5. Extreme Temperatures of Human Habitation
Humans are highly adaptable creatures and live in temperatures that reach below -50 degrees and working in areas where rocks reach 150 degrees. The coldest city in the world, Yakutsk, Siberia, has a population of 270,000 and the hottest recorded temperature in an abandoned town of Dallol, Ethiopia.
4. Coldest Man-Made Temperature
Similar to extreme heat, extreme cold temperatures that are unable to be found in nature. Using magnetic cooling, man has been able to achieve temperatures below one hundred picoKelvins. At these temperatures matter begins to behave differently as seen in number nine.
3. The Universe is Getting Colder
The coldest naturally occurring temperature in the universe is in deep space where temperatures are lower than -454 degrees Fahrenheit. While the universe remains above absolute zero from residual heat from the Big Bang, as long predicted the universe is cooling by approximately one degree every three billion years. What does this mean for us? Not much since the heat from our solar systems stars out weight the cooling.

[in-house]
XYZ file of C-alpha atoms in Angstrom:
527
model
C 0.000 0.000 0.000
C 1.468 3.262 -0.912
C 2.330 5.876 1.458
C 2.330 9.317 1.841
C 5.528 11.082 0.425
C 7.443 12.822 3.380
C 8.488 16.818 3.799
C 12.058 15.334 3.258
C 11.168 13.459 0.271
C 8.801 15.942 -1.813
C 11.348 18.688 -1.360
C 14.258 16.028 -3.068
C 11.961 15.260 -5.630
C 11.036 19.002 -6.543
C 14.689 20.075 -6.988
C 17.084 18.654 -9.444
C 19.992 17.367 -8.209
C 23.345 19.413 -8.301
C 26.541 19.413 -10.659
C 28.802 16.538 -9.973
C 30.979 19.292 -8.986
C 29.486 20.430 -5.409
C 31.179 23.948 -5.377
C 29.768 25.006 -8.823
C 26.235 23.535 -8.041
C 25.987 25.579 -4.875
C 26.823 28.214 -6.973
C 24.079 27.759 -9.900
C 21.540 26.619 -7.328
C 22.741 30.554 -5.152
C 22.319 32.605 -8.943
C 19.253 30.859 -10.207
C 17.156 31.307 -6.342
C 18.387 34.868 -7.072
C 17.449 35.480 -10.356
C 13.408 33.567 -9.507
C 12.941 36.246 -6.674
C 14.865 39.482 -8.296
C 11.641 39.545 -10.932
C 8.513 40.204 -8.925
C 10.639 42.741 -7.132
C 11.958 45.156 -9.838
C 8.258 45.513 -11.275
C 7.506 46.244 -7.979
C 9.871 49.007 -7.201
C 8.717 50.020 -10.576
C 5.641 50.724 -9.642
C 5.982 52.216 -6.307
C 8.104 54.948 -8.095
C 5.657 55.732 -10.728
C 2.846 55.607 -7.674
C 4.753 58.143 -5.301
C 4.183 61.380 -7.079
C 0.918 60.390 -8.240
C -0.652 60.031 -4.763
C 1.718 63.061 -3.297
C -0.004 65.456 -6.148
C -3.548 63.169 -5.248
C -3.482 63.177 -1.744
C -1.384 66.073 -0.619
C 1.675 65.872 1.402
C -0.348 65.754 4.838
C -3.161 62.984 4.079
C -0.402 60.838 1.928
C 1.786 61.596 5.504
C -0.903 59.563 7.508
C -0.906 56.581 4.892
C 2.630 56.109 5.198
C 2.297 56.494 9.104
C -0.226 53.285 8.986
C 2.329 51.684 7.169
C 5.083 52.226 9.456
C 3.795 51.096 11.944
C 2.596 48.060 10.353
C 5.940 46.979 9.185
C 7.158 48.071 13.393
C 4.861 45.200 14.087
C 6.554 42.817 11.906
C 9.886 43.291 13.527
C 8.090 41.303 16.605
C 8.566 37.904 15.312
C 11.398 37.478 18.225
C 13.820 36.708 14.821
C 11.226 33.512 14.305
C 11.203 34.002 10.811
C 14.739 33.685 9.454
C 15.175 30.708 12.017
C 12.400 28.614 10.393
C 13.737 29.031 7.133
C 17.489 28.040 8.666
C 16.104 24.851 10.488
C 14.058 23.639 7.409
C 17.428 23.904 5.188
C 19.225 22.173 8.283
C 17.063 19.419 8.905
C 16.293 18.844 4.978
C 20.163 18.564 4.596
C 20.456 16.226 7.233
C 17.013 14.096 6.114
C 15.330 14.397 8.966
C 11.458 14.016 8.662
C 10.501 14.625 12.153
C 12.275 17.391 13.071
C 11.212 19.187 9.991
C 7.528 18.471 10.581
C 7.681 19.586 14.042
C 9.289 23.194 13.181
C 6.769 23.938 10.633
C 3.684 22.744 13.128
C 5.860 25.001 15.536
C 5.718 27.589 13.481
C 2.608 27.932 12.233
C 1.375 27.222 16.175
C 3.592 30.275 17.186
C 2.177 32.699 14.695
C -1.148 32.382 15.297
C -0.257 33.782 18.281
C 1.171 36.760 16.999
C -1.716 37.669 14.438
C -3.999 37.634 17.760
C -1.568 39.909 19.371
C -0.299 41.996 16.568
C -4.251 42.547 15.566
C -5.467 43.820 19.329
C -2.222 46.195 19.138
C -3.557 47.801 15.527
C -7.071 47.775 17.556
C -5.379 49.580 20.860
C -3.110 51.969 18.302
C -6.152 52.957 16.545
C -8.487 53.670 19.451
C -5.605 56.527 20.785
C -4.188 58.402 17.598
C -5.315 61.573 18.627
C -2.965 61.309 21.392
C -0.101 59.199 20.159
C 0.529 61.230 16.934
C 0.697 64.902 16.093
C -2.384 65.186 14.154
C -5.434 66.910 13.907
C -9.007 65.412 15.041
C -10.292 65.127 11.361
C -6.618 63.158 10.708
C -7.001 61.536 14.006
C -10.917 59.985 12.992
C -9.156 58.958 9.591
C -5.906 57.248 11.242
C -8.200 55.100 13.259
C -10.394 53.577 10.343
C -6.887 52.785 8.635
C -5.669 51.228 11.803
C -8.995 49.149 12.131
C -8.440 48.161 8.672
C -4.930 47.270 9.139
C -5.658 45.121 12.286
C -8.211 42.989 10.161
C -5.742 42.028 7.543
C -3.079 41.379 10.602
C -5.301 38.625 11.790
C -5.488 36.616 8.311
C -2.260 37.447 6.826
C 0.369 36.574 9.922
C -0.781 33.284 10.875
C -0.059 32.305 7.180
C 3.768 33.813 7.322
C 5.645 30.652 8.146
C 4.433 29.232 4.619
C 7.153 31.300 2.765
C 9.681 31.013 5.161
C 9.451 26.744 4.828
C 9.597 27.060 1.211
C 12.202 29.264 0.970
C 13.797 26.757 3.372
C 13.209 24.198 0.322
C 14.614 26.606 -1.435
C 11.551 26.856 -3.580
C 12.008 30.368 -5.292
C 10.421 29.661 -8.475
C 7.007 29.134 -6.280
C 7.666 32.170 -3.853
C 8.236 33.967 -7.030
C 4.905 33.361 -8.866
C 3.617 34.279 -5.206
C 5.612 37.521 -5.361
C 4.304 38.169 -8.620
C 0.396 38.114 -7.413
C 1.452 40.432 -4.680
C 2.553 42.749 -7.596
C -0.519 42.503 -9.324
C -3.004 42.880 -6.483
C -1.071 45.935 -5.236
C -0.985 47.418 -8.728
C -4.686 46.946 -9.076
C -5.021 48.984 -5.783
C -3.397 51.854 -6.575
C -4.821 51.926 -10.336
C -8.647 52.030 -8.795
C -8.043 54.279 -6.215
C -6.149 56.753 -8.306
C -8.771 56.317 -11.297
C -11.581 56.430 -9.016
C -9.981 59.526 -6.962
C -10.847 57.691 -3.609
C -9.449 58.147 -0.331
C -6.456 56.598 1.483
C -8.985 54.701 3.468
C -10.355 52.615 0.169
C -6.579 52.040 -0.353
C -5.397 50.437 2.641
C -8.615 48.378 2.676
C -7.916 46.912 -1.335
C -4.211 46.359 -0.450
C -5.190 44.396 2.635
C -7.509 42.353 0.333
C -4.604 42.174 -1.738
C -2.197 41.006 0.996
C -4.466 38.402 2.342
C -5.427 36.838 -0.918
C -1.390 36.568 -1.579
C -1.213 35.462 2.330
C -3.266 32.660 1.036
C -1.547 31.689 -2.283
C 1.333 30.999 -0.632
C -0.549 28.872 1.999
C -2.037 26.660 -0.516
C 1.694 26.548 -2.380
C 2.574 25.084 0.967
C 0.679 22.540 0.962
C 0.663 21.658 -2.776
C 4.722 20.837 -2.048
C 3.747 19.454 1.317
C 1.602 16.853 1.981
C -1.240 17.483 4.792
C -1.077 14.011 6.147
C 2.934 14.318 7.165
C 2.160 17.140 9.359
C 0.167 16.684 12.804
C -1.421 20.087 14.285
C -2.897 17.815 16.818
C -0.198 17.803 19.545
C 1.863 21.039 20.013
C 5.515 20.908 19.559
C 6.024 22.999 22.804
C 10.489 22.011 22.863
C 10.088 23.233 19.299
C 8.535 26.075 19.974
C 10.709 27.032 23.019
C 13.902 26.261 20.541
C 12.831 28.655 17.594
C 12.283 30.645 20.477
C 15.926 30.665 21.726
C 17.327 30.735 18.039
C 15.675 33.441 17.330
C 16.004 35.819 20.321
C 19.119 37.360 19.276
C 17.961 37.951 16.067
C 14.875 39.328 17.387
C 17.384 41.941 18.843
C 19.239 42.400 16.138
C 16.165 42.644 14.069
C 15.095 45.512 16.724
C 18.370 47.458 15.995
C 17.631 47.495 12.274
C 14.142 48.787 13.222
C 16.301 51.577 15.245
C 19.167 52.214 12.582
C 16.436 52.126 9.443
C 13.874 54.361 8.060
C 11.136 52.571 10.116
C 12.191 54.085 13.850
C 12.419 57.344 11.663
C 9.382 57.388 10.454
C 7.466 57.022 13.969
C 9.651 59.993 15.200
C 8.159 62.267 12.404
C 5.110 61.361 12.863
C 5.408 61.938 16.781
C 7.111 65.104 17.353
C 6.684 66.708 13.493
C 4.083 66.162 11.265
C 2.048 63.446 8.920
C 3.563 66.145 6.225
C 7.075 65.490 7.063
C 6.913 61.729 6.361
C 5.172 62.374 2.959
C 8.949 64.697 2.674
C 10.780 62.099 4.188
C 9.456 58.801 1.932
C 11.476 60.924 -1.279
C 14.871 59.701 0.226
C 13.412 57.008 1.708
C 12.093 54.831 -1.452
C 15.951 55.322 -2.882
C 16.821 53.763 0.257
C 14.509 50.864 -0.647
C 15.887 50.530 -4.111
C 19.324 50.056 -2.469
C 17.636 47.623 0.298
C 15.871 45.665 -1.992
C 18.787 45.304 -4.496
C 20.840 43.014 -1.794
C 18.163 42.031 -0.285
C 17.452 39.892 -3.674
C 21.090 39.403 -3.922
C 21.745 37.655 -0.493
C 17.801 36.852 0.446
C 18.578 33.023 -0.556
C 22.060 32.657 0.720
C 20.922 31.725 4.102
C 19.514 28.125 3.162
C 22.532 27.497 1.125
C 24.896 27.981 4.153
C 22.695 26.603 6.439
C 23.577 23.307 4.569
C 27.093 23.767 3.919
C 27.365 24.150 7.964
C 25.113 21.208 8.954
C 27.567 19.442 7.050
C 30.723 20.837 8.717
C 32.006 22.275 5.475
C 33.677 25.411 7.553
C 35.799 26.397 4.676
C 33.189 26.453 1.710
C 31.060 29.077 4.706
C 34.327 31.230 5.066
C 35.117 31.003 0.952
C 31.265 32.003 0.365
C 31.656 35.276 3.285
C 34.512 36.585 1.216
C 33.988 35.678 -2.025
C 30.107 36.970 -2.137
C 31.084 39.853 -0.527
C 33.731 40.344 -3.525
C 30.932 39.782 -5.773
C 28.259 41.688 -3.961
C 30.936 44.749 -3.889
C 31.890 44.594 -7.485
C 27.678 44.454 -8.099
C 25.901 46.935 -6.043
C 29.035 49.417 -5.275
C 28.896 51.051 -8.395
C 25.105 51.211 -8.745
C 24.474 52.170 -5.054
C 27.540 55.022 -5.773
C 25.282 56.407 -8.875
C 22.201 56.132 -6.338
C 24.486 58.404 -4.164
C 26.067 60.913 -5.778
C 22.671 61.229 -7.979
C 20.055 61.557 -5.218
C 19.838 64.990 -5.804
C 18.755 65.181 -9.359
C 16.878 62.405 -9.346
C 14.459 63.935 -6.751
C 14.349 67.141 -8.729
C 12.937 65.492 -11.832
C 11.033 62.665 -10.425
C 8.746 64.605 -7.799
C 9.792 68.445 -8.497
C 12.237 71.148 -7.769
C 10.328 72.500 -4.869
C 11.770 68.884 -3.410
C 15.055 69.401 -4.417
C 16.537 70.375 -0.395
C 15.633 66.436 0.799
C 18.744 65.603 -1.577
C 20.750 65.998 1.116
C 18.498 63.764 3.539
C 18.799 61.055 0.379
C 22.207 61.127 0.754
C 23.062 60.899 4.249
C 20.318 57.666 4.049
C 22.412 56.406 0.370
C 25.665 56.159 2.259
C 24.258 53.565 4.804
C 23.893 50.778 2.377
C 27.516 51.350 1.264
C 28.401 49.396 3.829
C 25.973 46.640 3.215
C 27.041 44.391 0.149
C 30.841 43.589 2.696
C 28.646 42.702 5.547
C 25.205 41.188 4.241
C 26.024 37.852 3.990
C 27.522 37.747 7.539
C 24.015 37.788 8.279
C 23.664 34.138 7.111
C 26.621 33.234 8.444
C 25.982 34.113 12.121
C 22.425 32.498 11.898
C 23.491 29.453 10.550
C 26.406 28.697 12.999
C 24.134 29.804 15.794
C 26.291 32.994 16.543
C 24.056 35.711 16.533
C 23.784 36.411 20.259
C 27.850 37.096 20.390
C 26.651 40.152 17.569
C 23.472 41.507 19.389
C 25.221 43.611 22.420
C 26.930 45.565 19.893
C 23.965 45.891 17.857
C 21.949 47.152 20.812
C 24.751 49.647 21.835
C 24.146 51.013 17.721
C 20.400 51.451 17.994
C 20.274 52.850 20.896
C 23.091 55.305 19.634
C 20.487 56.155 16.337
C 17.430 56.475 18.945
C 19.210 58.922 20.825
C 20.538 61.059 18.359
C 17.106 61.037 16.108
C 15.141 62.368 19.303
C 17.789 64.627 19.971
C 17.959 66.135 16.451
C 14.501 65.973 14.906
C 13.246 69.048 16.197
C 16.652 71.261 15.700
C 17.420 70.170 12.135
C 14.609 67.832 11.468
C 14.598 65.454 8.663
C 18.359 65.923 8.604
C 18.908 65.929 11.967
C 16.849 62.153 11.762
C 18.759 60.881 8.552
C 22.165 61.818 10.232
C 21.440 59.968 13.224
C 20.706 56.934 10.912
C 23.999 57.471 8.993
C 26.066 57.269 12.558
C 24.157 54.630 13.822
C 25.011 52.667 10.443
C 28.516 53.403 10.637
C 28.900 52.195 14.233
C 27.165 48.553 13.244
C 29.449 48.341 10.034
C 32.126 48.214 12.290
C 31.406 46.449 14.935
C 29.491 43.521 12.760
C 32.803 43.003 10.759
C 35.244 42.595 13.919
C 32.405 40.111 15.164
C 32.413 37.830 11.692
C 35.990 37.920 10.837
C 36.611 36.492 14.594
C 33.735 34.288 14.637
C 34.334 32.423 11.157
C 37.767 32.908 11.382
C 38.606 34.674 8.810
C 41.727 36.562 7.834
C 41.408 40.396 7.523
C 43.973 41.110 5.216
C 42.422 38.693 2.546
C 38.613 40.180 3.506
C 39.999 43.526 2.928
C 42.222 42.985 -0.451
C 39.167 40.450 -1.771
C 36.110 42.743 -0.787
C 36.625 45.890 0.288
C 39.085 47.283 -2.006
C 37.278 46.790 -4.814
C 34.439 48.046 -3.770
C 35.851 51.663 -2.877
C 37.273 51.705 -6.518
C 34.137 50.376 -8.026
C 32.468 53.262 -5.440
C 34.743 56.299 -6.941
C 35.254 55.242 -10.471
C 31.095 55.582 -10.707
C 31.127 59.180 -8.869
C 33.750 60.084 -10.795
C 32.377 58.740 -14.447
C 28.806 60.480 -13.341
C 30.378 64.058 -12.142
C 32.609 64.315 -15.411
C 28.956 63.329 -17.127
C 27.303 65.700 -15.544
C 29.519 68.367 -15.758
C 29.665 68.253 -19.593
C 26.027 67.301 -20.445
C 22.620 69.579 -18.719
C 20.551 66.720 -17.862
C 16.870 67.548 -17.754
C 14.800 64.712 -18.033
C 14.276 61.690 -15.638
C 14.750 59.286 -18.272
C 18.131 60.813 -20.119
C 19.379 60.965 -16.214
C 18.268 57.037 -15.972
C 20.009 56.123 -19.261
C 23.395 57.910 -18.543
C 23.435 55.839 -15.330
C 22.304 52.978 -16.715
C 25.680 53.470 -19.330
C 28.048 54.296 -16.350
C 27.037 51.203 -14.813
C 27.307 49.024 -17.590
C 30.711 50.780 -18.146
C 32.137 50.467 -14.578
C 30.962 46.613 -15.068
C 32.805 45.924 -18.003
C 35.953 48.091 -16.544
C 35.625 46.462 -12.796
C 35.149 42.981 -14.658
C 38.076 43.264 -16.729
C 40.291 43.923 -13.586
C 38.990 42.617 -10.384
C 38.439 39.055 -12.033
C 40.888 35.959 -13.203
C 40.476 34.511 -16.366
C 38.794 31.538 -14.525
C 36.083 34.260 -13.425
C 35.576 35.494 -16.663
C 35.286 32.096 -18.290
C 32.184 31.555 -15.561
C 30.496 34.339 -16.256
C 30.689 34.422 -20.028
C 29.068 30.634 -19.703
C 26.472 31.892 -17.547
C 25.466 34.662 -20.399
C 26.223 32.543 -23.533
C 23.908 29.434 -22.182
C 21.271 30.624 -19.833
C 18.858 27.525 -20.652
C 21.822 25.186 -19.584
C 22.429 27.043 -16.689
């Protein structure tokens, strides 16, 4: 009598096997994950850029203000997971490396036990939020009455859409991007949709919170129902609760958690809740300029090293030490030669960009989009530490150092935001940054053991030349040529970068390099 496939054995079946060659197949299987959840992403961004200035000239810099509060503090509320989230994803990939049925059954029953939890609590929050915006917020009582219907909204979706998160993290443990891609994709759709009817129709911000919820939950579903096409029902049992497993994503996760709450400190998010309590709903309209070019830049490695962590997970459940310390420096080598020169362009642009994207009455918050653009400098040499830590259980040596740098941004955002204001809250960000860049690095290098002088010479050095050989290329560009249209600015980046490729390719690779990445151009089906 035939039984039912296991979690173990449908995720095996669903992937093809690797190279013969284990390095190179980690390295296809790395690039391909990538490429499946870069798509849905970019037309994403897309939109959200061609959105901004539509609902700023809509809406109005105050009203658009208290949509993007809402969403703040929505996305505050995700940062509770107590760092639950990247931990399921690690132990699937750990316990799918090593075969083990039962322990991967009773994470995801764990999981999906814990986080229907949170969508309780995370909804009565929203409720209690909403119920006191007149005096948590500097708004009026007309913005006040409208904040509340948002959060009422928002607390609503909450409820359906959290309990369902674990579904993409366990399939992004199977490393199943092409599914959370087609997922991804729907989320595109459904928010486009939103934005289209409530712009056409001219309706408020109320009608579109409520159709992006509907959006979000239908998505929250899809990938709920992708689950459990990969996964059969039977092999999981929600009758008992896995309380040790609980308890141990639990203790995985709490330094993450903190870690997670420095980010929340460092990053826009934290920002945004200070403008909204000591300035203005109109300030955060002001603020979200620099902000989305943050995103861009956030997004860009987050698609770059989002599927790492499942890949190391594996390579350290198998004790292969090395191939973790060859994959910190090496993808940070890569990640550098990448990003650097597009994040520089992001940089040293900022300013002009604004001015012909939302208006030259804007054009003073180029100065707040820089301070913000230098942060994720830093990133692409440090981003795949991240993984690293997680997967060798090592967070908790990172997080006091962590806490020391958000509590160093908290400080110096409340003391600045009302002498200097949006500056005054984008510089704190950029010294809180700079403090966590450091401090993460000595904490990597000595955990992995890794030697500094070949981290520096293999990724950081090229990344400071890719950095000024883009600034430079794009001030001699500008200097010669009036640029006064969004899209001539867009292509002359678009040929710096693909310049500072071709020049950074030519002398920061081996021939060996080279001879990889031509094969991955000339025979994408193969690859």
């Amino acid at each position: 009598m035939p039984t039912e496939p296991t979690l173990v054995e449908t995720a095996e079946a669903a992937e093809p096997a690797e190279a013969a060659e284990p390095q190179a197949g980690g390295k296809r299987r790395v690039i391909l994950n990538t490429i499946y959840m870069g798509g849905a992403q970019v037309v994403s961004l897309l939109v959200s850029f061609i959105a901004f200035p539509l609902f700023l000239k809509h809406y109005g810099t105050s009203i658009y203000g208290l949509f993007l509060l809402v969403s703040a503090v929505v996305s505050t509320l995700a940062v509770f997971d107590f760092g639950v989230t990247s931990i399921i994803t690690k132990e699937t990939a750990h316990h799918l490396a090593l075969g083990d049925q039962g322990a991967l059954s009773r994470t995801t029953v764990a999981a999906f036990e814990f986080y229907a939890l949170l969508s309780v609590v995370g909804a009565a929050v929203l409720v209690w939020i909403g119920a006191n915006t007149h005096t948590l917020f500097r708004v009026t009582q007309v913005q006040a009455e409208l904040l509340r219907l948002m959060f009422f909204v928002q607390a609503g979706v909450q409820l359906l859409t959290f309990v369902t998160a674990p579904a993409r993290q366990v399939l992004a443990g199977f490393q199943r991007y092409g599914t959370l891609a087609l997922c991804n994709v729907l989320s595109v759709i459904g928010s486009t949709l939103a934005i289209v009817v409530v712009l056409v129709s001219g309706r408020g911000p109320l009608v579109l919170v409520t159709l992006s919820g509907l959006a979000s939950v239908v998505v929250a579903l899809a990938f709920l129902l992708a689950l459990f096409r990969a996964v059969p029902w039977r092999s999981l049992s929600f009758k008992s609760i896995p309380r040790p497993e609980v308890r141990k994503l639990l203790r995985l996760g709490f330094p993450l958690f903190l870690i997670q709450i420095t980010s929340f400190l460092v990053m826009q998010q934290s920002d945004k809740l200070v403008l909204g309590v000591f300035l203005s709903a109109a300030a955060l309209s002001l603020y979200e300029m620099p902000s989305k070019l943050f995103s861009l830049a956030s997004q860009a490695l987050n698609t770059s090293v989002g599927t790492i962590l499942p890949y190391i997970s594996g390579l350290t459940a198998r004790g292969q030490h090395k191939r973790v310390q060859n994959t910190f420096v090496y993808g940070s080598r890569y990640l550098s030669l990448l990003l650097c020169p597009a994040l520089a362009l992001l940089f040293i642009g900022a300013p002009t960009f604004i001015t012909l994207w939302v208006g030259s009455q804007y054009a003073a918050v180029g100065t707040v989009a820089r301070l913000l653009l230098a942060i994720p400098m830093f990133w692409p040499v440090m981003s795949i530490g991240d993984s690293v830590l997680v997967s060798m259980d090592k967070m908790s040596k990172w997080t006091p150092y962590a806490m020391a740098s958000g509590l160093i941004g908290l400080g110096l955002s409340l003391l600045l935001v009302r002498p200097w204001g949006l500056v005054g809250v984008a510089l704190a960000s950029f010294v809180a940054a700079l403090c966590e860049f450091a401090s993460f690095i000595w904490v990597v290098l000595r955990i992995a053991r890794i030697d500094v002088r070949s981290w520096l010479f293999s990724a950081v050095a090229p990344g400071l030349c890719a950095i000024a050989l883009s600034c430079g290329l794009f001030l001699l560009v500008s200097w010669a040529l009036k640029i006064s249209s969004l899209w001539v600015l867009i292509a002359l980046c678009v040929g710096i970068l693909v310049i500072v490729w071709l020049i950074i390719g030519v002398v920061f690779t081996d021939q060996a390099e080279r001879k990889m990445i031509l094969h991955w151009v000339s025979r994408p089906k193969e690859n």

2. Caloric Theory
For hundreds of years, up until the late nineteenth century, caloric theory claimed heat as a substance itself, in the form of a “gas.” The “gas” would flow from a heat source object to a cooler one. While the theory is not quite correct it did lead to some true predictions that lead to modern science.
1. The Planck Temperature
The Planck temperature is the opposite of Absolute Zero on the Kelvin scale, and is the hottest temperature that scientists believe occurred in the universe. When did this happen? Scientists believe the Planck Temperature occurred only a fraction of a moment after the Big Bang. While no one can know for sure if this is true, it is believed that anything hotter is too hot to exist in our current understanding of reality.
Temperature is a fundamental aspect to physics, life, and our universe. It controls, manipulates, and creates material and astounds our comprehension of the universe.